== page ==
March 13, 2009
"Supported by the American Medical Association, patient delivered partner therapy (PDPT) is becoming legal in many states. For some individuals exposed to sexually transmitted infections [STIs], the pharmacist may become the sole point of contact with the medical system," the researchers explained. The current study examined pharmacists' perceptions about PDPT, education on STIs, and potential barriers to successful implementation of PDPT.
A survey of pharmacists was conducted, and privacy-related spaces in pharmacies were observed. In eight counties of the Capital Region of New York state, all community pharmacies were invited to participate. In eight additional counties, convenience sampling was utilized. The overall response proportion was 67.3 percent.
Of 193 pharmacists who responded, 63 percent supported PDPT for chlamydia and 78 percent said they did not want a behind-the-counter status for antibiotics used to treat the infection. The majority (88 percent) desired that prescriptions be marked as PDPT so as to alert them to counseling needs. About half the pharmacists said they would automatically submit PDPT prescriptions to insurance companies -- a confidentiality issue. Patient counseling time was the most frequently cited barrier (49 percent).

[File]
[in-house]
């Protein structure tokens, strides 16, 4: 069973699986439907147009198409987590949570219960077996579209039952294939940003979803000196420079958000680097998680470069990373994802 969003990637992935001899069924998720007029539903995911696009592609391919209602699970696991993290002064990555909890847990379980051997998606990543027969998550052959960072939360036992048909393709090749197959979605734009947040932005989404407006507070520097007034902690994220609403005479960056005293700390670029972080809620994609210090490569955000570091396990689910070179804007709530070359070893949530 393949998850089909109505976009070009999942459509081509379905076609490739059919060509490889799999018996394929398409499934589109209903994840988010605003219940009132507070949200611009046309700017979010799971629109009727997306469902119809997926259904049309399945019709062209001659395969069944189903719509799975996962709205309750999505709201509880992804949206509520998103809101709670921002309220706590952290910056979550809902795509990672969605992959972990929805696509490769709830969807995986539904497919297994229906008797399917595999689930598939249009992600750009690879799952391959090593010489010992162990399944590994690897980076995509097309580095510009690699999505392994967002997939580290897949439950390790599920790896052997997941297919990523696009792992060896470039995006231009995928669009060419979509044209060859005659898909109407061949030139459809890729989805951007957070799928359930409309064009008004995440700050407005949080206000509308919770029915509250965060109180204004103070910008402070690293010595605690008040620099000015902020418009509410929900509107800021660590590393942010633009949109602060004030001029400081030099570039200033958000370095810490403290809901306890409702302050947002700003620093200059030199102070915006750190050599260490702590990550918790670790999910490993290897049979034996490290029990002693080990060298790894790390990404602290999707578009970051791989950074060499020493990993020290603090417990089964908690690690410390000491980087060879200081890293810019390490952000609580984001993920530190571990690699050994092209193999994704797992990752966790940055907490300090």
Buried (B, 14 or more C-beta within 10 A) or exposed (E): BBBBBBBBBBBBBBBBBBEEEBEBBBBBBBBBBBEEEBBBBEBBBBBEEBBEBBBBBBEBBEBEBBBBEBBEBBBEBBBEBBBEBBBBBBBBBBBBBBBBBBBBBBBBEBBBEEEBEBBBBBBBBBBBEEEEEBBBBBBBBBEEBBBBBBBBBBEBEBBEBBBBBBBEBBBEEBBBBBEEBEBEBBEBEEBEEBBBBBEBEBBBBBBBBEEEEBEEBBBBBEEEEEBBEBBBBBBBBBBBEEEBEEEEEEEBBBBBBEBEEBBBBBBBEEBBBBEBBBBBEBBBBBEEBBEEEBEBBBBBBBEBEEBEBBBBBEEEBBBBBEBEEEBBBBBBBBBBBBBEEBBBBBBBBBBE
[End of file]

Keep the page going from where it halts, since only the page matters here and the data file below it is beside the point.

"Pharmacists are open to considering PDPT as part of their professional functions," the researchers found. "Although pharmacists need additional [STI] education in general, capacity for this training can be developed. Confidentiality issues remain a priority issue to address to protect individuals treated through PDPT."